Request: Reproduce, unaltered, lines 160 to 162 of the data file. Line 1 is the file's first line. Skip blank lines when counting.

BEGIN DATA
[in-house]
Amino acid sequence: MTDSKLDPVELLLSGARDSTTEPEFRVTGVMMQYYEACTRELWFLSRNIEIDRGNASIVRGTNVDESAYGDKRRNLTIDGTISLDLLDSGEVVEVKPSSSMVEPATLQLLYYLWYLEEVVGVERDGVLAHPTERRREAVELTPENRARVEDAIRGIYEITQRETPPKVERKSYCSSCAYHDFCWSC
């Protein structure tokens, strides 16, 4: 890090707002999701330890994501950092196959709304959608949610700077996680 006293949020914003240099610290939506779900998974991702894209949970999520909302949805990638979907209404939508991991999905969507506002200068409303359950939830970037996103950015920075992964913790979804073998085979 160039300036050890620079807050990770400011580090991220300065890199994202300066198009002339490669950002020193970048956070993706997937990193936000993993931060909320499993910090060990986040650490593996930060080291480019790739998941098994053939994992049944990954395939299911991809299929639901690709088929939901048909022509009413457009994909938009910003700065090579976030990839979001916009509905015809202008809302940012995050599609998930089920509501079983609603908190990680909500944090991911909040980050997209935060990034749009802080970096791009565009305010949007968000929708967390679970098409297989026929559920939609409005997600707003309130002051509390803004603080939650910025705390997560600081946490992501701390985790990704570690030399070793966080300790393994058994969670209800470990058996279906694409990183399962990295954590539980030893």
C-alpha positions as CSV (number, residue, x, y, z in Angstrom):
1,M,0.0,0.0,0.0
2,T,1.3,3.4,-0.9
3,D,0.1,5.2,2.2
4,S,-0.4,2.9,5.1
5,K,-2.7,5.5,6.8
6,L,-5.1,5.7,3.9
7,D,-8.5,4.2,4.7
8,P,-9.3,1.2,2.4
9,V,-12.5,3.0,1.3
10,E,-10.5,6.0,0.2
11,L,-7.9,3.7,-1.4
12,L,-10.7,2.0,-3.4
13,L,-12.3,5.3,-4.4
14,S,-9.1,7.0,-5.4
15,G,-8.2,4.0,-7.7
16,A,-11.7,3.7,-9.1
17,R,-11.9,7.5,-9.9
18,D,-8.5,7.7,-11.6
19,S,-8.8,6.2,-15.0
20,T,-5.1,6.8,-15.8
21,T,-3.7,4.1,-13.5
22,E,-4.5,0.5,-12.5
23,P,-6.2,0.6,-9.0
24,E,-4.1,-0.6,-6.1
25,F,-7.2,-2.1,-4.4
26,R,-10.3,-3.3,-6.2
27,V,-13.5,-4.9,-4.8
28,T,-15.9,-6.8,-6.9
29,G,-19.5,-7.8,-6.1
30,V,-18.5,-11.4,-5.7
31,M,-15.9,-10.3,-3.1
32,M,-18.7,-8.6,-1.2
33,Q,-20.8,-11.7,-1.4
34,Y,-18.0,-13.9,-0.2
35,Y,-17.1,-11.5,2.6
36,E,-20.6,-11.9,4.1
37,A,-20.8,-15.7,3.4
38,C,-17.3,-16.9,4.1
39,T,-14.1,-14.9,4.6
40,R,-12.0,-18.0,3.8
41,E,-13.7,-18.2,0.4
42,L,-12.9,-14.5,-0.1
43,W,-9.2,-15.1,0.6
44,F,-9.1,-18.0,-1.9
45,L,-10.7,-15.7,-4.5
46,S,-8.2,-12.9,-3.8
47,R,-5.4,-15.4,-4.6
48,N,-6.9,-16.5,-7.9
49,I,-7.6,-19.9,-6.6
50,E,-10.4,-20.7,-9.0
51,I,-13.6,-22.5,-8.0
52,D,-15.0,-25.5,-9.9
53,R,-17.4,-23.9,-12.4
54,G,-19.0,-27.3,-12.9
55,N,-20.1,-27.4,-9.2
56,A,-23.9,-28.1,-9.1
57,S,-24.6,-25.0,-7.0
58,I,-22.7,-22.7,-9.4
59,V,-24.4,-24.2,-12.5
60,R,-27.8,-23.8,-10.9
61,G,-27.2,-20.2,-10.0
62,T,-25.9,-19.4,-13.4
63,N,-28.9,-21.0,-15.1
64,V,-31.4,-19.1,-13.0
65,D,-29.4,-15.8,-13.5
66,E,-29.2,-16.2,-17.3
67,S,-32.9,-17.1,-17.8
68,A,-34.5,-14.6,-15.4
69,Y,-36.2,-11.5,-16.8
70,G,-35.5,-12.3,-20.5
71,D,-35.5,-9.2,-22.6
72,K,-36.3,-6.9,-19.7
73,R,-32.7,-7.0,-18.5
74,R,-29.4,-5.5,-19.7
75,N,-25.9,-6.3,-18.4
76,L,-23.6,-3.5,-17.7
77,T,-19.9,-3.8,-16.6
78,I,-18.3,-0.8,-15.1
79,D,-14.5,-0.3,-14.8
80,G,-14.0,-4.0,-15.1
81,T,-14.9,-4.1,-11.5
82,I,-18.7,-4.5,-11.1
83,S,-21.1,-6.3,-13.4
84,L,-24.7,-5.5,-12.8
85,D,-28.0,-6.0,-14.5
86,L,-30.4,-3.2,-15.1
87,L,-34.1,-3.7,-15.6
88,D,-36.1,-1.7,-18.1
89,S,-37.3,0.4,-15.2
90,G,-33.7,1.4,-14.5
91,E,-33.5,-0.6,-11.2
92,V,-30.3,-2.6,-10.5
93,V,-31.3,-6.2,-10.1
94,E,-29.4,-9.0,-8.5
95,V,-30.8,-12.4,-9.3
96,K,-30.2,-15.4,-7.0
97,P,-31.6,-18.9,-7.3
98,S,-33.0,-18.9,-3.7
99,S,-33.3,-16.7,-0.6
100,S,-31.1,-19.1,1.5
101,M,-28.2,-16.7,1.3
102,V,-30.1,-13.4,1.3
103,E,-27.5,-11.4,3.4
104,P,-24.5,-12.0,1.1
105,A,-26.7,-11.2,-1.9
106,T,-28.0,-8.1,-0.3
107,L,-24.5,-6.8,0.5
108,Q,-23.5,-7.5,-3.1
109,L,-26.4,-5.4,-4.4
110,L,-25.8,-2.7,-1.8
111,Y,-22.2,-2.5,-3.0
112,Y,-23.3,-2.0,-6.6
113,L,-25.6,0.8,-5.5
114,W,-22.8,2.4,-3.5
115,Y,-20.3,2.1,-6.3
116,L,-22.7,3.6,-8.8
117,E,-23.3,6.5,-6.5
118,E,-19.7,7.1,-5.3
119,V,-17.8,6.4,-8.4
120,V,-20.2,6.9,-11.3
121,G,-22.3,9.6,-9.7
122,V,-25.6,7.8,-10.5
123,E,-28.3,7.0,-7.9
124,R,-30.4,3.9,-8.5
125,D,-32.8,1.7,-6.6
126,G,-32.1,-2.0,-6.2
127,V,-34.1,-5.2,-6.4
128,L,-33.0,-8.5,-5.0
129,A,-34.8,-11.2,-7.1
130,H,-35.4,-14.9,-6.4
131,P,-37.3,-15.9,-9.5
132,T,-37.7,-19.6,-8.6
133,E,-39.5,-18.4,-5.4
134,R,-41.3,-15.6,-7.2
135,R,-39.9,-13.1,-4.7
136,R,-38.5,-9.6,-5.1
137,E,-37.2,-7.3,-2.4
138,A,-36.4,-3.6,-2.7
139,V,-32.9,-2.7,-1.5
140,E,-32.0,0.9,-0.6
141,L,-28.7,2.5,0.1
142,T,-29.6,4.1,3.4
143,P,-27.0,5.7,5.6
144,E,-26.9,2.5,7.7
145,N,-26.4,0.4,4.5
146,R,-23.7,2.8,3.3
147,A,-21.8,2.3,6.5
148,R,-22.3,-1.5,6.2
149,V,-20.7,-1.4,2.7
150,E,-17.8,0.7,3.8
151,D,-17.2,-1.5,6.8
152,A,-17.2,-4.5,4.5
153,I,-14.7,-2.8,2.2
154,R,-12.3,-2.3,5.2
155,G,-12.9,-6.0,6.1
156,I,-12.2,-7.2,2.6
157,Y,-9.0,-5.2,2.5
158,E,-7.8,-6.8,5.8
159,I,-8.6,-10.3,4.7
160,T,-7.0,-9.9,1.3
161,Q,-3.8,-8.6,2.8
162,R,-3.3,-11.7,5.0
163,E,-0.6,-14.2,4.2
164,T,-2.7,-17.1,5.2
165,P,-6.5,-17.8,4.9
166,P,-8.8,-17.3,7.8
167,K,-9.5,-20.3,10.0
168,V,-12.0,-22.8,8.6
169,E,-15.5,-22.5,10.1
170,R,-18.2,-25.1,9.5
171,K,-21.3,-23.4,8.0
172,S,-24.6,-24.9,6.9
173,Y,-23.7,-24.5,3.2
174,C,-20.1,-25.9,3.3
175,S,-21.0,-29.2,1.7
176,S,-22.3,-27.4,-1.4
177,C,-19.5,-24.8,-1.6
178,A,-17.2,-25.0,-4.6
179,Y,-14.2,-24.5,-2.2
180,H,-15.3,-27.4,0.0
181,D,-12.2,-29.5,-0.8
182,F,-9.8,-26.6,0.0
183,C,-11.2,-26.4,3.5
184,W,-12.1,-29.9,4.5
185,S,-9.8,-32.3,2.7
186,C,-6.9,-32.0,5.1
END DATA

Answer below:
156,I,-12.2,-7.2,2.6
157,Y,-9.0,-5.2,2.5
158,E,-7.8,-6.8,5.8